Thursday, October 8, 2009

Another comic book for grown ups...

I guess you could say that I've been on a comic book kick lately. After reading "The Living And The Dead" by Jason, I checked the library catalog to see what other Jason comic books they had. Apparently his stuff is pretty sought after because almost everything of his that the library has was checked out or on the holdshelf. I put a hold on a few of his books for myself, and now I'm writing to tell you about the first one that became available to me.

The title of the book is "I Killed Adolf Hitler". I chose not to use a picture of the cover of the book because there is a swastika prominently displayed. While the story does obviously involve Adolf Hitler, I feel that the use of the swastika front and center on the cover was unnecessary and in kind of poor taste. My complaints about the book stop there. The only other thing I have for it is praise.

This is a story set in a reality where hit-man is as common a profession as doctor or lawyer. Our main character is a hit-man who is propositioned with a job to kill Adolf Hitler, as the title suggests. The catch is, the story is set in modern times. Therefore, the hit-man must travel back in time 70 years to accomplish his mission. Things get challenging when Hitler sneaks into the hit-man's time machine and travels into the future 70 years, entering modern day reality while leaving the hit-man in the past. This simple setup may lead you to believe you have an idea of what happens. You don't. The story is wildly creative and surprisingly awesome.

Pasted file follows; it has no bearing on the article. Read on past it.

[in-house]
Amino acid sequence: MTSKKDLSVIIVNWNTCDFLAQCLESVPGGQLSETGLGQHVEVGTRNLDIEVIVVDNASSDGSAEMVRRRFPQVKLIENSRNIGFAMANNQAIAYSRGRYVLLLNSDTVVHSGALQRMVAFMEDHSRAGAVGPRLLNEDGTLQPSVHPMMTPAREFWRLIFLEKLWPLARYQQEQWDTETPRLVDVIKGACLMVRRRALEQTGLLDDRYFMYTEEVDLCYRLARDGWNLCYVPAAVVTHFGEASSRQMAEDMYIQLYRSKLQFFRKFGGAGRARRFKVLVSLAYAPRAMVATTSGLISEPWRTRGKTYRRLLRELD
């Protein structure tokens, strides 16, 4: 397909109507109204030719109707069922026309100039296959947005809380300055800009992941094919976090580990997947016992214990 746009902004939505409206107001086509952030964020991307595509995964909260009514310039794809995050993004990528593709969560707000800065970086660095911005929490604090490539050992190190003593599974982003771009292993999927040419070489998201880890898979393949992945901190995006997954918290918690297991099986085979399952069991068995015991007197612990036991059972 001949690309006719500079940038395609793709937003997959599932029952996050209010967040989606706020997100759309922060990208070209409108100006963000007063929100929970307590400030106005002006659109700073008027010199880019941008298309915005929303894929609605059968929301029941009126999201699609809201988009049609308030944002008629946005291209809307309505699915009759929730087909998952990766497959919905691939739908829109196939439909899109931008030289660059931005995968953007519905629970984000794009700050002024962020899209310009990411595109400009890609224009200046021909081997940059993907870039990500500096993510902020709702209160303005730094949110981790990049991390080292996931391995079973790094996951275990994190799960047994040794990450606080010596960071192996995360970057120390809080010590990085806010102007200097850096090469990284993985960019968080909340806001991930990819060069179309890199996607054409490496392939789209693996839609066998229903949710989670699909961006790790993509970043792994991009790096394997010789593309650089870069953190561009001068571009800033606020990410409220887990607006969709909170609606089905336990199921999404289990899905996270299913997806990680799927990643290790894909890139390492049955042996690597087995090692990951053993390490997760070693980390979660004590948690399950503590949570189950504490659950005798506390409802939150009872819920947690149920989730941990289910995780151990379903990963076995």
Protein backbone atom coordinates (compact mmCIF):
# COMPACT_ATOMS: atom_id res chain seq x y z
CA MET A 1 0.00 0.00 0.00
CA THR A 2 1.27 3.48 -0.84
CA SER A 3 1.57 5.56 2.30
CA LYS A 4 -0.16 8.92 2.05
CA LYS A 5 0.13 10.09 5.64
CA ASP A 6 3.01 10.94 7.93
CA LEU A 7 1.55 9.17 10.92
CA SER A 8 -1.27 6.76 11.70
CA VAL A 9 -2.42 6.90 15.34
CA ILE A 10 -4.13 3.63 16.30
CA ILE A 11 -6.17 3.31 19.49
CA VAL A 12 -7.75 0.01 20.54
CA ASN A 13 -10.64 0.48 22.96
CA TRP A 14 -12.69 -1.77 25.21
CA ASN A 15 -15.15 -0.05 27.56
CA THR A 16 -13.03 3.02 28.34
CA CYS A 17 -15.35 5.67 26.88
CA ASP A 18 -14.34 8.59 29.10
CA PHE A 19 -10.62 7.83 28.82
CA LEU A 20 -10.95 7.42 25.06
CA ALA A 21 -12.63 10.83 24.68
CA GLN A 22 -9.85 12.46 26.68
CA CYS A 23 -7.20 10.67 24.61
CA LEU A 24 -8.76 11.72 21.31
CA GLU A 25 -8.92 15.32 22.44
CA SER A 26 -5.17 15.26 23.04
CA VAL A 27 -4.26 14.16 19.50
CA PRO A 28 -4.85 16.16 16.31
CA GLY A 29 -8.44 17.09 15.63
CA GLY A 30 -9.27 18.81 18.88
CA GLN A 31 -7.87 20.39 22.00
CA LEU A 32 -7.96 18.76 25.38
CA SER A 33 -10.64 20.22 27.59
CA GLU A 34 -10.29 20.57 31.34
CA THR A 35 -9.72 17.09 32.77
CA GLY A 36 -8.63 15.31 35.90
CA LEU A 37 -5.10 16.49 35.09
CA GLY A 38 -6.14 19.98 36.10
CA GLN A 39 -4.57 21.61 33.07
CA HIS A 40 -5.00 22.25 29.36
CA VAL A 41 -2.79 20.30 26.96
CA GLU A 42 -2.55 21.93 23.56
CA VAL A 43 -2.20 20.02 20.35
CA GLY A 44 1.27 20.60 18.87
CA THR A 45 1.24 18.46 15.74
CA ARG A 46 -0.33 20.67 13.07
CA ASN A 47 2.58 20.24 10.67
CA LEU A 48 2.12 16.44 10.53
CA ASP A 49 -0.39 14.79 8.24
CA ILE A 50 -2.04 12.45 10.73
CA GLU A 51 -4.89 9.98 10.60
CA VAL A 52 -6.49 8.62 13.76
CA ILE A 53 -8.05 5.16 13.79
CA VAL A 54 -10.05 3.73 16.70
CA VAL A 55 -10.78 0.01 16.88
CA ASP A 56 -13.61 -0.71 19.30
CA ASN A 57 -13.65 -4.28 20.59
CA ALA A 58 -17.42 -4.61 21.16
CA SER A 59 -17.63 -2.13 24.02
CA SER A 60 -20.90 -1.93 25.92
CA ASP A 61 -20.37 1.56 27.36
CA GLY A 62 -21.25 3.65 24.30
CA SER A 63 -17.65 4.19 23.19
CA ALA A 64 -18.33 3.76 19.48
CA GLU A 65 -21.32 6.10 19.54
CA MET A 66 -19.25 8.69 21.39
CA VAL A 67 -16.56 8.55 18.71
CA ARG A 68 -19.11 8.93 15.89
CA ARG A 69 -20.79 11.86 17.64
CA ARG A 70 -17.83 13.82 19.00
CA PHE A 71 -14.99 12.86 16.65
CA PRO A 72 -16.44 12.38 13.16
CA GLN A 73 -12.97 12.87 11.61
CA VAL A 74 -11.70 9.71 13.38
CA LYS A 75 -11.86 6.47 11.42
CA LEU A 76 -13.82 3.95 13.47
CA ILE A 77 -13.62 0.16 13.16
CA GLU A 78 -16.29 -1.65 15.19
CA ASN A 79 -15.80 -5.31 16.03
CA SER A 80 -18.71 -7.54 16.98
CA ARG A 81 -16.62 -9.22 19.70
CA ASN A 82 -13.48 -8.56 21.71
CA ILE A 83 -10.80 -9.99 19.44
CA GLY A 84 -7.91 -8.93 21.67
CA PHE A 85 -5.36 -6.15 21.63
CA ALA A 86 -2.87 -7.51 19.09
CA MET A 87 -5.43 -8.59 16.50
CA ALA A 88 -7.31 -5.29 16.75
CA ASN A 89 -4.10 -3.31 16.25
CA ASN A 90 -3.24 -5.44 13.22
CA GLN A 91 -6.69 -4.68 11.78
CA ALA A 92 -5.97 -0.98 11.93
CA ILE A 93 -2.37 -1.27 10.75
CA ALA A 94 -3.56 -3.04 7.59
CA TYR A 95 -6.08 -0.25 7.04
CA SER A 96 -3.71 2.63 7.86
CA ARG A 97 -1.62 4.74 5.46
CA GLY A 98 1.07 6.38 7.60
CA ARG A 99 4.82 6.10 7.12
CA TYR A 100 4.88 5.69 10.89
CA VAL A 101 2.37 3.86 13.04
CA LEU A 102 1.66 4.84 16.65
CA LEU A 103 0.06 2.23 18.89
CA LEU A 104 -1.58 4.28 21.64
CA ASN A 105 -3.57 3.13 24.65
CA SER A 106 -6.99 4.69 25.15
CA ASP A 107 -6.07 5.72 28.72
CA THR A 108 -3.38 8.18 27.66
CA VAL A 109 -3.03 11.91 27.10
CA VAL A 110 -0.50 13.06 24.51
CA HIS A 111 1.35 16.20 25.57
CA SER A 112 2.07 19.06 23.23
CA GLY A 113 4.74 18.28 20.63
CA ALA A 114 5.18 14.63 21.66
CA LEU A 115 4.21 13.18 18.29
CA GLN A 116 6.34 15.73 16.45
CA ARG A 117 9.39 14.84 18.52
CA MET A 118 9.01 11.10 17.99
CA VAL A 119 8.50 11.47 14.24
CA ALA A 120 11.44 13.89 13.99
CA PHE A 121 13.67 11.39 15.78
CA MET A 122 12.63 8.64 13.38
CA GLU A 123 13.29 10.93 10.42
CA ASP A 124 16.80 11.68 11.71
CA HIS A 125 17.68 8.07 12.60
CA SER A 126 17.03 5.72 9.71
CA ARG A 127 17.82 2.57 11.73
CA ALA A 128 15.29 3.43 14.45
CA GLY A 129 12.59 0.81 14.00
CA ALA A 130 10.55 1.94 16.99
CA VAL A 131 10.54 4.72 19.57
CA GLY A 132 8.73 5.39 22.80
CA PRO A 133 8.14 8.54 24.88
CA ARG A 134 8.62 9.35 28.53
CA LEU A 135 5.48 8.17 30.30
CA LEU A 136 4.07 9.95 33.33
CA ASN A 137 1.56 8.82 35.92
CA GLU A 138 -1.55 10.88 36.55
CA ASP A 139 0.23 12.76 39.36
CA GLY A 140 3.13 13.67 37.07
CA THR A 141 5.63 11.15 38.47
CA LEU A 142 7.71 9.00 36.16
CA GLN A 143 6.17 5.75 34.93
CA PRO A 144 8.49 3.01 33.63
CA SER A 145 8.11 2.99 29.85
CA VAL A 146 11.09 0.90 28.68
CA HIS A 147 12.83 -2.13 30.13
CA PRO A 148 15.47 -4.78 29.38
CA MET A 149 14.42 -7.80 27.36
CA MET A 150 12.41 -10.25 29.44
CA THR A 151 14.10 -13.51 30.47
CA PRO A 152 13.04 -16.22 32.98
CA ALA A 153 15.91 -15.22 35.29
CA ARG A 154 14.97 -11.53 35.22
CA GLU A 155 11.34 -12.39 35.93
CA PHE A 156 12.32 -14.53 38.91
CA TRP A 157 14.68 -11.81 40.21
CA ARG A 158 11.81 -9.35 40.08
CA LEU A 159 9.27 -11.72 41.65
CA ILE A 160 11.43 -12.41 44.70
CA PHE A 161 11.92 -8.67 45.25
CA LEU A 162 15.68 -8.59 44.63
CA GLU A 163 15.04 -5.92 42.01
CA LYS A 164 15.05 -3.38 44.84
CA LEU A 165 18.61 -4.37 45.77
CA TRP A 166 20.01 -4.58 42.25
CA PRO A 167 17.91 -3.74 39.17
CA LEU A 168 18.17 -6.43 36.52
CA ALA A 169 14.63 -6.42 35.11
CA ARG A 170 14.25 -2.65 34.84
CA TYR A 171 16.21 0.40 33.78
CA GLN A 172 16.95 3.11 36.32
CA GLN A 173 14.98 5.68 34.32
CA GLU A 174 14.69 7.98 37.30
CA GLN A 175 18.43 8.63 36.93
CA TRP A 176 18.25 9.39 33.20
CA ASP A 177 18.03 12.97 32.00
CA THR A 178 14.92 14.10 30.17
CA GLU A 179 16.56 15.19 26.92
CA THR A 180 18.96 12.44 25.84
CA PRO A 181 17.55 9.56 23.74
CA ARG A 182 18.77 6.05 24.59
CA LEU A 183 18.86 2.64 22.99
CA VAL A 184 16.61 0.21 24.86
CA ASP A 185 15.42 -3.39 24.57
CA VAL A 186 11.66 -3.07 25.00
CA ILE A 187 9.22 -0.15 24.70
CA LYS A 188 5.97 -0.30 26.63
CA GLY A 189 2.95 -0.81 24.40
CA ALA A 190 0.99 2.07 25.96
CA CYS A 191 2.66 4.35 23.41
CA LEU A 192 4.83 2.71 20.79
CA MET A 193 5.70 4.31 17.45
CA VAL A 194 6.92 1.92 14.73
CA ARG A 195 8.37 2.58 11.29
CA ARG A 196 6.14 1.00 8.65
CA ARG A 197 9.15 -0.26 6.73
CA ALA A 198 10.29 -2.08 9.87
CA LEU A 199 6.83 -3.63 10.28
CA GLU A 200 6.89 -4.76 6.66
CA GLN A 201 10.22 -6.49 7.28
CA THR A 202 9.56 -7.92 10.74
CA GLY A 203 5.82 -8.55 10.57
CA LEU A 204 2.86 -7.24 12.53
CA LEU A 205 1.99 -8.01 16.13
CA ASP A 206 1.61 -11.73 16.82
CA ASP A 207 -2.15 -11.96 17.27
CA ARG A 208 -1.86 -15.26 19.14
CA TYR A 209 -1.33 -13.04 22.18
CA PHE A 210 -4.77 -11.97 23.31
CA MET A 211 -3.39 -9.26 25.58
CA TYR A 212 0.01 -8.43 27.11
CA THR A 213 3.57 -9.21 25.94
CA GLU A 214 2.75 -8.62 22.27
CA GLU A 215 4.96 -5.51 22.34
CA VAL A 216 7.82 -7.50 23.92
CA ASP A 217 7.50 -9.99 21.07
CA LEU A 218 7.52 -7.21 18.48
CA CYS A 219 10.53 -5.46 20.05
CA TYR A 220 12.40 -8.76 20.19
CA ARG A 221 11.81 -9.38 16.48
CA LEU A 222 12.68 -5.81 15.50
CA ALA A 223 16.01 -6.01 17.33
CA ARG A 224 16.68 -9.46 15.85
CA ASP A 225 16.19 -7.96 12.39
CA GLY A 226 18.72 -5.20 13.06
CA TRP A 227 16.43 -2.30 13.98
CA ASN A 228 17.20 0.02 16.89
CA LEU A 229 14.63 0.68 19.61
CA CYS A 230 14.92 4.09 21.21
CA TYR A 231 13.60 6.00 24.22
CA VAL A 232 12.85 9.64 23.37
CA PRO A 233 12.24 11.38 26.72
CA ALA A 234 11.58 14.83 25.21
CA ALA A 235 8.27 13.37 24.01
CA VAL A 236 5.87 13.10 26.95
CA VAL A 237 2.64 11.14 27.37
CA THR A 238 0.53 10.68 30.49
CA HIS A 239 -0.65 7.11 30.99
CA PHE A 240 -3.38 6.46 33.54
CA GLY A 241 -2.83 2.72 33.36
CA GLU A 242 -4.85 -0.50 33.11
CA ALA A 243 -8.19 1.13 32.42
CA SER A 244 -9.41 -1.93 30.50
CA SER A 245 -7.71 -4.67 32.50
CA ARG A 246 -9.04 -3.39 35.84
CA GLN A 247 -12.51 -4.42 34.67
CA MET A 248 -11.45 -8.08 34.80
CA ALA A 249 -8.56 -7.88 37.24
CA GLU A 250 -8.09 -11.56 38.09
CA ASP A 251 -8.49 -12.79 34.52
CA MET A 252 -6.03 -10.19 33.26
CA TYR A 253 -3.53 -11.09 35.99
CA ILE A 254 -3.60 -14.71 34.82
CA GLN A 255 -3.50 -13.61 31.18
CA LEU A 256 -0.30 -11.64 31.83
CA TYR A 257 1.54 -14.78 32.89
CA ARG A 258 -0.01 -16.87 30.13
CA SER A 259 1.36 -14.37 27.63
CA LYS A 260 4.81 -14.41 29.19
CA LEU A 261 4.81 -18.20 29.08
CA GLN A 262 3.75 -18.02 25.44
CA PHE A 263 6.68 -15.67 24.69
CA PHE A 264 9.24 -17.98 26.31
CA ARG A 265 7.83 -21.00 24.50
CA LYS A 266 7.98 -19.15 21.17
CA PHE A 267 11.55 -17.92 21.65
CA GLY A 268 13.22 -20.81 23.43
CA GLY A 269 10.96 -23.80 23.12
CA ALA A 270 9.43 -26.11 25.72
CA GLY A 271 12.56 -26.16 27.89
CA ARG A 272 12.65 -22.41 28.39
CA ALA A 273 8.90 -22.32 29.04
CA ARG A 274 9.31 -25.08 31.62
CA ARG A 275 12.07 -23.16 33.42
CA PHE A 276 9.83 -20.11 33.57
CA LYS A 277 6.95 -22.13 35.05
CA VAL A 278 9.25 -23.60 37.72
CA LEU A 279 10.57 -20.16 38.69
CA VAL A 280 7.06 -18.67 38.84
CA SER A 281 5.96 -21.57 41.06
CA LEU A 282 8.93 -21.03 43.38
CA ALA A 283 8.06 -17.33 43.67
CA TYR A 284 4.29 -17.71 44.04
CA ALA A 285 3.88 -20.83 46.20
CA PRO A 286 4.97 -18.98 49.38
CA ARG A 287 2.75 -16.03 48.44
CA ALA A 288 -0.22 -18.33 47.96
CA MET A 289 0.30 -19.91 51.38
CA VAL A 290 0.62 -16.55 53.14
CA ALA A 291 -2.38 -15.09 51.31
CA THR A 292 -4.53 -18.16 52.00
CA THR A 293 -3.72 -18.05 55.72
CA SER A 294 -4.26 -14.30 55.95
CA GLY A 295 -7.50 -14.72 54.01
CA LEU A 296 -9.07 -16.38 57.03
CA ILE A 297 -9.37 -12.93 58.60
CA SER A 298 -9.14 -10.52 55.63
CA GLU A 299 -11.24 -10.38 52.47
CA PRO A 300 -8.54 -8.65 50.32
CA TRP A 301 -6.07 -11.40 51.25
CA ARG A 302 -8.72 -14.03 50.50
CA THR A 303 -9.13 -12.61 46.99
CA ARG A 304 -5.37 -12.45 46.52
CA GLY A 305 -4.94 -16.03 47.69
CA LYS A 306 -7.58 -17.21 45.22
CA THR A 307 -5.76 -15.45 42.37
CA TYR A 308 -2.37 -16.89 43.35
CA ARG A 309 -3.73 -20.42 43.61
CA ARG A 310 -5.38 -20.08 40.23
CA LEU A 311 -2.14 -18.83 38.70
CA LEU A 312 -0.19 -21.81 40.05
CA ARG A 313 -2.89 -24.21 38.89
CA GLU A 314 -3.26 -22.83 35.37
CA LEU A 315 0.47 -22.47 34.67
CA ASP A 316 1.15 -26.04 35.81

Overall, this story is satire and dark humor, much like "The Living And The Dead". I found myself laughing out loud pretty often during this comic book. The main difference between this book and "The Living And The Dead" is the use of color and dialogue. The characters are still human bodies with animal heads. But in this book, they're talking. The best thing about the dialogue though is it's brevity. Jason managed to say a whole lot without saying too much. Since there isn't too much dialogue, I whizzed through the comic, but did find myself going back and further inspecting the artwork. As you can see above, it is simple but effective artwork. Nothing too fancy, but the story isn't very fancy. Simple comedy is one of the hardest styles of comedy to use. Jason has nailed it here. And although the book on the surface is simple, there is still room to read between the lines and take away something unique depending on your personality. 

Do yourself a favor and check this comic and this artist out. It will only take a few minutes to read, but will leave you thinking about it for days to come. I'm sure I'll be writing about more Jason comics as they become available to me through the library. If you'd like to buy Jason's comics, you can find them here. If you don't want to spend the money, check your local library. It's worth it.

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